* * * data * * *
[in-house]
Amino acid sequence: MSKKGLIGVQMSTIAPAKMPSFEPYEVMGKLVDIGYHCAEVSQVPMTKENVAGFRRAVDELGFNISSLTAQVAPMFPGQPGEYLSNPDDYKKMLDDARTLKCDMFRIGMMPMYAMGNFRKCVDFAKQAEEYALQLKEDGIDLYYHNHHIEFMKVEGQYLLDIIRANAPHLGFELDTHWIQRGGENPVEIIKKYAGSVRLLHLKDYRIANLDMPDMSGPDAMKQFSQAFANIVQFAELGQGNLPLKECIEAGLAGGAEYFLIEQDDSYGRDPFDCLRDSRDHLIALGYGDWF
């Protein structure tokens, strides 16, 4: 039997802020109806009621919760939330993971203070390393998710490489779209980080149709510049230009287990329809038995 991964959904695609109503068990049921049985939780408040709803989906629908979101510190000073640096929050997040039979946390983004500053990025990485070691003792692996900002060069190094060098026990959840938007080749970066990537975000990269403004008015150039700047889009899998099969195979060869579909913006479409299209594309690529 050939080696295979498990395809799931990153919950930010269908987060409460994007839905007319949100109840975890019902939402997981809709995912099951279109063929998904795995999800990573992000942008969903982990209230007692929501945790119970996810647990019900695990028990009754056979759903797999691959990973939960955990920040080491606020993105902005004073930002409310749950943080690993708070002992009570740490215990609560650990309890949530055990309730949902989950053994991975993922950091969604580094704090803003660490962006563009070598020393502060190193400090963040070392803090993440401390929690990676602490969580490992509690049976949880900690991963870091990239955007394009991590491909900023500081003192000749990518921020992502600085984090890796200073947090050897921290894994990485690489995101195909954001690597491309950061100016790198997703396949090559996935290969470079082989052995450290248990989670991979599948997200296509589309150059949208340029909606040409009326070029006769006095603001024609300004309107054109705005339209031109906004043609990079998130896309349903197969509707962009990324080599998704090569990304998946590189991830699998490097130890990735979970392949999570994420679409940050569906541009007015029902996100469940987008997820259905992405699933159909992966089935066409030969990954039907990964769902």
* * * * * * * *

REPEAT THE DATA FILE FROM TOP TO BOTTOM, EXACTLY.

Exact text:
[in-house]
Amino acid sequence: MSKKGLIGVQMSTIAPAKMPSFEPYEVMGKLVDIGYHCAEVSQVPMTKENVAGFRRAVDELGFNISSLTAQVAPMFPGQPGEYLSNPDDYKKMLDDARTLKCDMFRIGMMPMYAMGNFRKCVDFAKQAEEYALQLKEDGIDLYYHNHHIEFMKVEGQYLLDIIRANAPHLGFELDTHWIQRGGENPVEIIKKYAGSVRLLHLKDYRIANLDMPDMSGPDAMKQFSQAFANIVQFAELGQGNLPLKECIEAGLAGGAEYFLIEQDDSYGRDPFDCLRDSRDHLIALGYGDWF
């Protein structure tokens, strides 16, 4: 039997802020109806009621919760939330993971203070390393998710490489779209980080149709510049230009287990329809038995 991964959904695609109503068990049921049985939780408040709803989906629908979101510190000073640096929050997040039979946390983004500053990025990485070691003792692996900002060069190094060098026990959840938007080749970066990537975000990269403004008015150039700047889009899998099969195979060869579909913006479409299209594309690529 050939080696295979498990395809799931990153919950930010269908987060409460994007839905007319949100109840975890019902939402997981809709995912099951279109063929998904795995999800990573992000942008969903982990209230007692929501945790119970996810647990019900695990028990009754056979759903797999691959990973939960955990920040080491606020993105902005004073930002409310749950943080690993708070002992009570740490215990609560650990309890949530055990309730949902989950053994991975993922950091969604580094704090803003660490962006563009070598020393502060190193400090963040070392803090993440401390929690990676602490969580490992509690049976949880900690991963870091990239955007394009991590491909900023500081003192000749990518921020992502600085984090890796200073947090050897921290894994990485690489995101195909954001690597491309950061100016790198997703396949090559996935290969470079082989052995450290248990989670991979599948997200296509589309150059949208340029909606040409009326070029006769006095603001024609300004309107054109705005339209031109906004043609990079998130896309349903197969509707962009990324080599998704090569990304998946590189991830699998490097130890990735979970392949999570994420679409940050569906541009007015029902996100469940987008997820259905992405699933159909992966089935066409030969990954039907990964769902």